Triphala Herb Has Anti Cancer Properties

Ayurveda the traditional medicine system of India uses numerous naturally occurring botanicals to treat many diseases. The most common formula used in Ayurvedic Medicine is Triphala. This herbal formulation of Triphala comprises of equal proportions of three fruits: Amalaki, Haritaki and Bibhitaki. Triphala is a rasayana; Sanskrit term given to those medicaments that improve general health and prolong life.

Scientific studies indicate that Triphala has anti-cancer properties. Listed below is the compelling scientific evidence supporting the anti-cancer properties Triphala. For example, studies have shown that Triphala elevates levels of free radical scavenging activity with a parallel decrease of oxidative stress when tested in rat brain.

In 1997 Nandi et al published a study in the British Journal of Cancer showing that dietary supplementation of Amalaki in mice significantly reduced the cytotoxic effects of a known carcinogen. Subsequent in-vivo studies showed that treating mice with different doses of Triphala for five days before irradiation delayed the onset of mortality and reduced the symptoms of radiation sickness when compared with the non-drug treated irradiated controls. These findings demonstrate that this ancient Ayurvedic formulation significantly protects mice against radiation-induced lethality.

In Feb 2005, a research study revealed that gallic acid which is a major polyphenol constituent in Triphala suppressed the growth of cancer cell lines: MCF-7 breast cancer cell line and prostate cancer cell line (PC-3 and DU-145).

Tannins are polyphenols, which occur in vascular plant tissues. There are two major forms: condensed and hydrolysable; hydrolysable tannins consist of gallic acids. Gallic acid acts as a free radical scavenger and Gallic acid is a major polyphenol found in Triphala.

However, the best evidence comes from research studies by Sandhya et al in 2006. Sandhya’s team investigated the effects of Triphala on human breast cancer cell line (MCF-7) and a transplantable mouse thymic lymphoma (barcl-95). They found that Triphala induced apoptosis in MCF-7 and barcl-95 cells in-vitro with a proportion of apoptotic cells dependent on Triphala concentration. When MCF-7cells was treated with Triphala, the gel electrophoresis result revealed a pattern of DNA damage, characteristic of apoptosis.  We know that Apoptosis occurs when a cell actively terminates itself via various molecular signalling pathways. The rate of apoptosis is of major importance in tissue homeostasis. Under normal circumstances, when DNA gets damaged, either the cell dies by apoptosis or the DNA is able to repair itself. In cancer cells, the damaged DNA is not repaired and the apoptotic pathways are affected resulting in the survival of cancerous cell. The main function of apoptosis is to dispose of a cell without causing damage or stress to neighbouring cells; this is sometimes described as a ‘selective biochemical execution’. Sandhya’s group verified that Triphala selectively destroys the cancerous cell via an apoptotic pathway, which in itself is an exciting breakthrough in the scientific research studies of herbal medicines. The same study also revealed that apoptosis was significantly higher in the excised tumour tissue of Triphala fed mice (40 mg/kg body weight) as compared to the control, further indicating the involvement of apoptosis in tumour growth reduction. These researchers further provided evidence that Triphala’s cytotoxic effect occurs exclusively in tumour cells and possibly through p53 mediated apoptosis. p53 is a 53 kilodalton nuclear phosphoprotein, which is a common mutated gene in human cancer.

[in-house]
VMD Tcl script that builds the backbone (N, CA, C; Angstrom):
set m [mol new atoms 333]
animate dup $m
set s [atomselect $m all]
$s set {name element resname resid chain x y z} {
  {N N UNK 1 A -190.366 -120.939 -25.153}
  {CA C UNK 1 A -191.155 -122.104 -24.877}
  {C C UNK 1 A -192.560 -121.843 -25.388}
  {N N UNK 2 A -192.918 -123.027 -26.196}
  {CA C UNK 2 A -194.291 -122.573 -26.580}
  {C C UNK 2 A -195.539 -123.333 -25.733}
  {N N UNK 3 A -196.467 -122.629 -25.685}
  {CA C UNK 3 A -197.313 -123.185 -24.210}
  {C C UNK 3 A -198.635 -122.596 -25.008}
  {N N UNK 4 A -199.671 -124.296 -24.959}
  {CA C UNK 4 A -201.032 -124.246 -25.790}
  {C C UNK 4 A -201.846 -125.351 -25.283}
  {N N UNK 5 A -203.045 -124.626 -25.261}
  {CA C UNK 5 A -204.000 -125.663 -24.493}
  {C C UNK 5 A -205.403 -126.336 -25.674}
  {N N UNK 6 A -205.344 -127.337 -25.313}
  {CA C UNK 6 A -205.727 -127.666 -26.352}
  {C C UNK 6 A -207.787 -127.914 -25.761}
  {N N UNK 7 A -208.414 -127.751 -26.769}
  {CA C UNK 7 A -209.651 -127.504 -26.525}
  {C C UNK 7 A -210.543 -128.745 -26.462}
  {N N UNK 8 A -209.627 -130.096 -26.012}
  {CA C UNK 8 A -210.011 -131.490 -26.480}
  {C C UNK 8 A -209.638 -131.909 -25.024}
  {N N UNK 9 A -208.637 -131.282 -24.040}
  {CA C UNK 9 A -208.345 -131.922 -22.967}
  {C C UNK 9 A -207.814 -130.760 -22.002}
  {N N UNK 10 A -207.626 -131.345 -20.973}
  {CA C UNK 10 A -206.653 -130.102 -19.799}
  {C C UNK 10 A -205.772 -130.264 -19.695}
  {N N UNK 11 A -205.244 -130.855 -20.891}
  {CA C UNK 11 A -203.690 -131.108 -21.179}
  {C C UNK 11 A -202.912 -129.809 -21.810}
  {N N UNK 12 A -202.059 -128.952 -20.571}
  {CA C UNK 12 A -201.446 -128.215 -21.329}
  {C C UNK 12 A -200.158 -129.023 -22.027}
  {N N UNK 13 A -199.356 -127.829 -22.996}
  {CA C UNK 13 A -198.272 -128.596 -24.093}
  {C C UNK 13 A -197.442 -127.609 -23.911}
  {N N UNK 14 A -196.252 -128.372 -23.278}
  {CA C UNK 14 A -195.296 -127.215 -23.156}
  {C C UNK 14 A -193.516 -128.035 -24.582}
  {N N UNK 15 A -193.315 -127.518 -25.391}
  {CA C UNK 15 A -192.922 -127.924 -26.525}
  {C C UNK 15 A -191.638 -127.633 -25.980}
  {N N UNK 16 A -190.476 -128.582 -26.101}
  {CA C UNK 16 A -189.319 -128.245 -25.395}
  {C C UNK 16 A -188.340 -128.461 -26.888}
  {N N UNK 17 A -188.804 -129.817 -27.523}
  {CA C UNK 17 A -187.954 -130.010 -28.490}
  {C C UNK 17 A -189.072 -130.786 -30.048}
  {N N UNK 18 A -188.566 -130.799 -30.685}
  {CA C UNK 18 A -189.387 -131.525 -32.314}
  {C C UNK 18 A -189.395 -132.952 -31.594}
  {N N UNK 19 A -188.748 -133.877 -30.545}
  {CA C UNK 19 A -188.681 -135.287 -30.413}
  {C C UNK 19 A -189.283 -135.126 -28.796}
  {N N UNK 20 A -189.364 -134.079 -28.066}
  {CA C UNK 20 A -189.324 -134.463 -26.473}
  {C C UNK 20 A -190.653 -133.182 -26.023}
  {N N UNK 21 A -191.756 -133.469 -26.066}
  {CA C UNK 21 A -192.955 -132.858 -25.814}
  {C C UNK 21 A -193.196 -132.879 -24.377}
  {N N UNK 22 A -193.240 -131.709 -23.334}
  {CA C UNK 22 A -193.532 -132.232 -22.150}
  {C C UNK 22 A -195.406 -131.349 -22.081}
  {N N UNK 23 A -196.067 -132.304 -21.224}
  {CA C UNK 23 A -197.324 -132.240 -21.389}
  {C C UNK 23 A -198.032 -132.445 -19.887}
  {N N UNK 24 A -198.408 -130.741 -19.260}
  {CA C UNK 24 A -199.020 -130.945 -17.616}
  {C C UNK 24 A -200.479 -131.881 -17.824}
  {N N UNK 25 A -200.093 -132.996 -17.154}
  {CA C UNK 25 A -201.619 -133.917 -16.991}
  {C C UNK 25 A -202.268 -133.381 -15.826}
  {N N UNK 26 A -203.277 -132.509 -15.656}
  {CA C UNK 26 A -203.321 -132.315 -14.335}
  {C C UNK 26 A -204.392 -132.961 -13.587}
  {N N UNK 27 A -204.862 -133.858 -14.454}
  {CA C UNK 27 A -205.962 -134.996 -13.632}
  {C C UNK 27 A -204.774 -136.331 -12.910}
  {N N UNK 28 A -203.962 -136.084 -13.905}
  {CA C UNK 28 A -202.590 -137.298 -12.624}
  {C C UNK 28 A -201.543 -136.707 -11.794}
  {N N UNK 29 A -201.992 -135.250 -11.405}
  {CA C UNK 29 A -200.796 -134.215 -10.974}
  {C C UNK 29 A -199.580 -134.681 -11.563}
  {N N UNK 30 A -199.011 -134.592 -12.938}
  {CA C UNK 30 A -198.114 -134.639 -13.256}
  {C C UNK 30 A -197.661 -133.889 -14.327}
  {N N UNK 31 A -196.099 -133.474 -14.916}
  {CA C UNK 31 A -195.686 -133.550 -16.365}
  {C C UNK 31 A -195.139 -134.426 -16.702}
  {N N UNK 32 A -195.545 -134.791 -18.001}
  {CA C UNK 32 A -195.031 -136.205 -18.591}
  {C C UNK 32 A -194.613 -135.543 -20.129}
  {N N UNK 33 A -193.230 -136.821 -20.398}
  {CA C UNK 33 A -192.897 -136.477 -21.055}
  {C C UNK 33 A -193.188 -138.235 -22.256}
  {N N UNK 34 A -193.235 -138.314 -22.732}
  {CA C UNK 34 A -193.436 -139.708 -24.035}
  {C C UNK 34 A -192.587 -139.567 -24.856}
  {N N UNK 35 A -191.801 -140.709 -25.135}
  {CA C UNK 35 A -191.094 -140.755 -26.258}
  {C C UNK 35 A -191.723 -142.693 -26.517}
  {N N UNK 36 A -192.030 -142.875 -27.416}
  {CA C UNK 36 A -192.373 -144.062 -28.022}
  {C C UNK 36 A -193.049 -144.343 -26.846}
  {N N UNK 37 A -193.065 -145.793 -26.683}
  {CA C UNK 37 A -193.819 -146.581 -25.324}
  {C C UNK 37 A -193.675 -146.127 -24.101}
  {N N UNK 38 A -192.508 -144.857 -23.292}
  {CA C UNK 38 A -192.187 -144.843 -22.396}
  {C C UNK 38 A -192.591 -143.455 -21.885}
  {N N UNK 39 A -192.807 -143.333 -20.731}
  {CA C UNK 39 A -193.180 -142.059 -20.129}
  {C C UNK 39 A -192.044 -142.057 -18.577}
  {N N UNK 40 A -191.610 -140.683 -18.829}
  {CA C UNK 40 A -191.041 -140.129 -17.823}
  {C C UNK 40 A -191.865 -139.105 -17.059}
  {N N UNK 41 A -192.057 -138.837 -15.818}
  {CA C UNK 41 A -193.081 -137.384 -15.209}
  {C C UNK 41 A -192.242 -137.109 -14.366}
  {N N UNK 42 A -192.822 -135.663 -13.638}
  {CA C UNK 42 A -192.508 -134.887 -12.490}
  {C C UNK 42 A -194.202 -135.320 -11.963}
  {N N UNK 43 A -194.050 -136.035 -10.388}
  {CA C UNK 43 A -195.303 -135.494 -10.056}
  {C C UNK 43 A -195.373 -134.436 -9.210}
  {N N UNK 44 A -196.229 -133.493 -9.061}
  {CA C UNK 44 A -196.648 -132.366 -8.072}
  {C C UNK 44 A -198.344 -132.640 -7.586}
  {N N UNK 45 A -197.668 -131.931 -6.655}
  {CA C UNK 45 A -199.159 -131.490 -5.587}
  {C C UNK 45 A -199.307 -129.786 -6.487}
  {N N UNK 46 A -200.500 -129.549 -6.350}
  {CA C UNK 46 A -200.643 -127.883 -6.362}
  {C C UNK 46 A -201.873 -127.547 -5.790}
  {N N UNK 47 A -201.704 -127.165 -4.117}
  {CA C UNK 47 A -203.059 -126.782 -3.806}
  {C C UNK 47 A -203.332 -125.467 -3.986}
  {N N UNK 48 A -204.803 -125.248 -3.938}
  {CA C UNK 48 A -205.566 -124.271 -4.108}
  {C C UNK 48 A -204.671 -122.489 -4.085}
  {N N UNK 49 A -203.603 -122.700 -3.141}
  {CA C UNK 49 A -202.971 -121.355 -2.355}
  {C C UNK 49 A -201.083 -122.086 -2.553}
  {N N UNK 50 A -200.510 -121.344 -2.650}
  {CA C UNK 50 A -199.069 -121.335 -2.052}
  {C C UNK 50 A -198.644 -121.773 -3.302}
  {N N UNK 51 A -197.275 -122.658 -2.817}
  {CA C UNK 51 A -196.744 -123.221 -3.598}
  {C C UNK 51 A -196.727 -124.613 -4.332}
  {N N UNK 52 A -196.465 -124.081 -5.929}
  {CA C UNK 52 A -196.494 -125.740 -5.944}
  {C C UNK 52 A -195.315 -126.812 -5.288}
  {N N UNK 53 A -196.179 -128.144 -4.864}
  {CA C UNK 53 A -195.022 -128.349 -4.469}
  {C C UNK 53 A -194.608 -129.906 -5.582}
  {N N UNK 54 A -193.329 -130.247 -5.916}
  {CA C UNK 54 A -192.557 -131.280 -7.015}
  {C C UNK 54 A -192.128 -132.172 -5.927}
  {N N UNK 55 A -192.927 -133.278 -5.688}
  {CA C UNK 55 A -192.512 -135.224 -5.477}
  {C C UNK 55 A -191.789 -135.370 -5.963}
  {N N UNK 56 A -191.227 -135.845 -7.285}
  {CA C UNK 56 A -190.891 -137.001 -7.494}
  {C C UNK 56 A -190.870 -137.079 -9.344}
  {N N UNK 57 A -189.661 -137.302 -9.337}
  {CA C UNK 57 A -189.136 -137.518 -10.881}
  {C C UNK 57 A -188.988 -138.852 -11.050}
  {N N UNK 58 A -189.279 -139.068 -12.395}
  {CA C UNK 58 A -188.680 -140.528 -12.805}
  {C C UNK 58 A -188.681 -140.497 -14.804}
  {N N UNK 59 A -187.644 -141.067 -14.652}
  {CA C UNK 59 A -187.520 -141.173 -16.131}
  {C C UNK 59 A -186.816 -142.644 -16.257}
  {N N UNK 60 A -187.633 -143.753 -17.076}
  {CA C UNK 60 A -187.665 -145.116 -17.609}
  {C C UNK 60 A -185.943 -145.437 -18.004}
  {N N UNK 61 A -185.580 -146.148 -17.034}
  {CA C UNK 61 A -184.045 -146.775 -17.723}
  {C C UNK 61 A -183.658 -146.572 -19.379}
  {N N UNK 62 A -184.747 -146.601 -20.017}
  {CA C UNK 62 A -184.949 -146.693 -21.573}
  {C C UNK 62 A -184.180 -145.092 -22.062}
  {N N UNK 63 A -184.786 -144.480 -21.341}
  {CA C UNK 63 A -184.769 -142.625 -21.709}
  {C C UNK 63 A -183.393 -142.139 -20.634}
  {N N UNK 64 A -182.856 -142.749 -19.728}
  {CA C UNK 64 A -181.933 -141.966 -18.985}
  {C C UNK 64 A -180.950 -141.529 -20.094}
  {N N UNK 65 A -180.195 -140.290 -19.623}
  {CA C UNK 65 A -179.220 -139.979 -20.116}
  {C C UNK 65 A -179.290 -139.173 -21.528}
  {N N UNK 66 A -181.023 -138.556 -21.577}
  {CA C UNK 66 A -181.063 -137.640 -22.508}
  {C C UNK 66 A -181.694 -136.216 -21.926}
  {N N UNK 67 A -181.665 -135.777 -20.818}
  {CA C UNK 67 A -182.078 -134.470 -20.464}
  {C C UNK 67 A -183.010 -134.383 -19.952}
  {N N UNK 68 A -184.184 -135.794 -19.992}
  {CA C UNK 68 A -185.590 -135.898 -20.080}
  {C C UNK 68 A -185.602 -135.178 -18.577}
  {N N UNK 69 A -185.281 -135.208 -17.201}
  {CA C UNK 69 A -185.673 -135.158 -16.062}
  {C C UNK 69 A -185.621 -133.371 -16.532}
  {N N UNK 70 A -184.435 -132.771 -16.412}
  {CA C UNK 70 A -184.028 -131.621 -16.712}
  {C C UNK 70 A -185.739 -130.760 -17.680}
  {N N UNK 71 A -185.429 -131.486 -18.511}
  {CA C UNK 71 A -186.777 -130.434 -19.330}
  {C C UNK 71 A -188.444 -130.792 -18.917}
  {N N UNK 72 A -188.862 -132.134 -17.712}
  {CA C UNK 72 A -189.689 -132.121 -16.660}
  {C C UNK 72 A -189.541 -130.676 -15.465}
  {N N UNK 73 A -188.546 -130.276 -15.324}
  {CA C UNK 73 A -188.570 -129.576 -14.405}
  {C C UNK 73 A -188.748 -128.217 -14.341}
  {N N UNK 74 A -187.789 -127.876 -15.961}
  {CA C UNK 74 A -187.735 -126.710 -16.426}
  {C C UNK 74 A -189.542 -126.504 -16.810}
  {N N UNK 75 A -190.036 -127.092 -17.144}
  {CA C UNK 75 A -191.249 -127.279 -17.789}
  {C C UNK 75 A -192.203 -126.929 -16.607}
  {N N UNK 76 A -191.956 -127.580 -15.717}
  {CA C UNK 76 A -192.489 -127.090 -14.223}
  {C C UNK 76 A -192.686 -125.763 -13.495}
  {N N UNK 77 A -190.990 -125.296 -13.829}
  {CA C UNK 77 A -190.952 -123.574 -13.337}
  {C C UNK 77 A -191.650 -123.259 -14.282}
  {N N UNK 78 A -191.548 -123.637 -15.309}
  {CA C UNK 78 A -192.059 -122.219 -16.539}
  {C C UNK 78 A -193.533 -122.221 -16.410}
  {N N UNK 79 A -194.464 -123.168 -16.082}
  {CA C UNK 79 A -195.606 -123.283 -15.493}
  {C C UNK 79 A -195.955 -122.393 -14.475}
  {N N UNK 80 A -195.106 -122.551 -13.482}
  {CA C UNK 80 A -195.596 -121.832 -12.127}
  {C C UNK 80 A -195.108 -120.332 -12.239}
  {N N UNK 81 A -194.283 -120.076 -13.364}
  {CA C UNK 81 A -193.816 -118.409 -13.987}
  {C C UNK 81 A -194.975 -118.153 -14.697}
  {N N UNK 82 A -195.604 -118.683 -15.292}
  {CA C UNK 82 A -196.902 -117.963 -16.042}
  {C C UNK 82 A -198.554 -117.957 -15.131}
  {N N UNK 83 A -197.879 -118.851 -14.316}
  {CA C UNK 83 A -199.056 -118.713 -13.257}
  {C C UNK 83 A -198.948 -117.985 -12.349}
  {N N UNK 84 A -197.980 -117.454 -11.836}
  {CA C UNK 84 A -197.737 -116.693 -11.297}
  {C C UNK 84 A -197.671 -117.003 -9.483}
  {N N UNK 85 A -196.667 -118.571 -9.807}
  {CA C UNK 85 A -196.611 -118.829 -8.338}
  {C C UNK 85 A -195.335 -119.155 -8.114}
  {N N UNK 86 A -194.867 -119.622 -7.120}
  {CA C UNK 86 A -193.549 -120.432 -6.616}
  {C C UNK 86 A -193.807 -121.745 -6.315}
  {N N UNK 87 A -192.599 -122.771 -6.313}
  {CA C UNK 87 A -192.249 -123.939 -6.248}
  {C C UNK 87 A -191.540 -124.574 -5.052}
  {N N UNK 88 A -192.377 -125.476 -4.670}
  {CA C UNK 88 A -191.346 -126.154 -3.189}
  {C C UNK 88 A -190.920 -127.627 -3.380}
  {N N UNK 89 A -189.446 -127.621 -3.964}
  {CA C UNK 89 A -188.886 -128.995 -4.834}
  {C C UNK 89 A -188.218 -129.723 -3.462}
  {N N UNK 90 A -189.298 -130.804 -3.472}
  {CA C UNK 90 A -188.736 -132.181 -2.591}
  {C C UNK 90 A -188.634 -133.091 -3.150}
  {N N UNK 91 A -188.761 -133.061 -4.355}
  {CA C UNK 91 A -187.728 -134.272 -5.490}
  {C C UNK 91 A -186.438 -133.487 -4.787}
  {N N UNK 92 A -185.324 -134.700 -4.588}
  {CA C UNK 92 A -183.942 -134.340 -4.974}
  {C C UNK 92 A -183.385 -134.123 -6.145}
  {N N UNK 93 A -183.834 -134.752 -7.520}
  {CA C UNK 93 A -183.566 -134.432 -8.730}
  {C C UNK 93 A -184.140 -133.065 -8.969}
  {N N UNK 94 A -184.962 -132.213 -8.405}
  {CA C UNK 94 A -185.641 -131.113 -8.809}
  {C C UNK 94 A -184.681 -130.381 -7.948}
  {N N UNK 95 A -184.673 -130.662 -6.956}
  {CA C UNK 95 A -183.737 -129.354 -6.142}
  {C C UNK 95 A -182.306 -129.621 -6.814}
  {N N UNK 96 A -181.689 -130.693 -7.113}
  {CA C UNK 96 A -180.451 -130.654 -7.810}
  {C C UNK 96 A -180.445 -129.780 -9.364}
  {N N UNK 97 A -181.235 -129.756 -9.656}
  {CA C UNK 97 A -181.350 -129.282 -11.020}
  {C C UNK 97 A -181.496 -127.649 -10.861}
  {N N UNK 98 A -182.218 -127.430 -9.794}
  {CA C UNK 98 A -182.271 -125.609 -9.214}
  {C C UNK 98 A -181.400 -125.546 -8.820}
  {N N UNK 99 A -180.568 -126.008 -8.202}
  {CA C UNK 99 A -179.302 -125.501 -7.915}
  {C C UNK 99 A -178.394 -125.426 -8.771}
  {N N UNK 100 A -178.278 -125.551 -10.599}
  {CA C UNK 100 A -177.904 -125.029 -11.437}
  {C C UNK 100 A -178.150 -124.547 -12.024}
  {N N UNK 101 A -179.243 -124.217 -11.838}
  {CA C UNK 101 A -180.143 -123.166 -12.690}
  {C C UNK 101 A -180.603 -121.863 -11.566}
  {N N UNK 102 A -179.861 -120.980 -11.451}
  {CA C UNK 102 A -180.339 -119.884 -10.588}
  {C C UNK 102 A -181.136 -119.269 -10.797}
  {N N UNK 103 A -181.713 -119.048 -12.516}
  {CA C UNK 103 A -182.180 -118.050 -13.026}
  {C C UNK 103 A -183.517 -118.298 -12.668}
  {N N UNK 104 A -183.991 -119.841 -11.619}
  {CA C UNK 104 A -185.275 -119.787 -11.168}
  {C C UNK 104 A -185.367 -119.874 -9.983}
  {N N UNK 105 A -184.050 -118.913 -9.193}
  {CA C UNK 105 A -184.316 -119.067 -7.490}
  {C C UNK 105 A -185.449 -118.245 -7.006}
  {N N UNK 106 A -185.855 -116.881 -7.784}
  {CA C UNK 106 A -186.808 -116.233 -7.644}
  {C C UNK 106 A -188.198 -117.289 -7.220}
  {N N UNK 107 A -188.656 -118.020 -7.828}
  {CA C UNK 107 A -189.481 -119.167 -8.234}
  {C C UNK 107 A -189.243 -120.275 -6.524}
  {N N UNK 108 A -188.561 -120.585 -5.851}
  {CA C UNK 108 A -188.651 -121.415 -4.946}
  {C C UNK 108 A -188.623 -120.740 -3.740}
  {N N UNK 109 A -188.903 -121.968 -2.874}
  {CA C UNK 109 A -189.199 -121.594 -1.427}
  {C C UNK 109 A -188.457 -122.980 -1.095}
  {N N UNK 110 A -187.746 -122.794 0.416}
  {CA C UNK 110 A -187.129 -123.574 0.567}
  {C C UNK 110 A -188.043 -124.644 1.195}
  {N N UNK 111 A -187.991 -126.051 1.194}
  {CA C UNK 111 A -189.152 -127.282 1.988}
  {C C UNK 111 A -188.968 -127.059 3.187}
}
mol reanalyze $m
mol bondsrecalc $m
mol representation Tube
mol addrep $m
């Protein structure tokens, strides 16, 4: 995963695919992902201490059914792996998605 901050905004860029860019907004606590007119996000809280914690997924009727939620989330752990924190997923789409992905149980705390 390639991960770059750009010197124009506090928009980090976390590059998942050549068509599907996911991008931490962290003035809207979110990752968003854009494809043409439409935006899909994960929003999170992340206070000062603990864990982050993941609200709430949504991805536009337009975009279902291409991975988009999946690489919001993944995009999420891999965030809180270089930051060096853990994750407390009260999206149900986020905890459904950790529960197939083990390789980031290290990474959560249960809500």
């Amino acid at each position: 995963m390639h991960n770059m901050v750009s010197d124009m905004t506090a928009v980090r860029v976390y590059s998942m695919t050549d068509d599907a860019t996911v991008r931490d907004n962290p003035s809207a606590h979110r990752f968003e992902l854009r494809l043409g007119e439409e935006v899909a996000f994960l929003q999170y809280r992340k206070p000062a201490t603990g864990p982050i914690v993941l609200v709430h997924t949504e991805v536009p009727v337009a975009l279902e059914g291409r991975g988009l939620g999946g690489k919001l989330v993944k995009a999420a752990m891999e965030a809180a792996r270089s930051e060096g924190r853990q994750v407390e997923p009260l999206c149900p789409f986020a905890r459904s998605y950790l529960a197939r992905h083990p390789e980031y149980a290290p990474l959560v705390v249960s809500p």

A more recent research paper has shown that That Triphala has dose-dependent antiproliferative and proapoptotic effects on a colon cancer cell line (HCT116 cells), The researchers concluded that Triphala may be an effective chemopreventive agent against colon cancer.

With many anticancer drugs lacking selectivity and possessing many side effects perhaps ancient herbal remedies like Triphala that exhibits radioprotectivity and tumour specificity with no side effects, provide a serious rationale for more intensive scientific and clinical investigations on Triphala as an Integrative Medicine resource for the prevention and management of cancer.

Ray Noronha BSc Hons Biol, Member of Australia Natural Therapist Association

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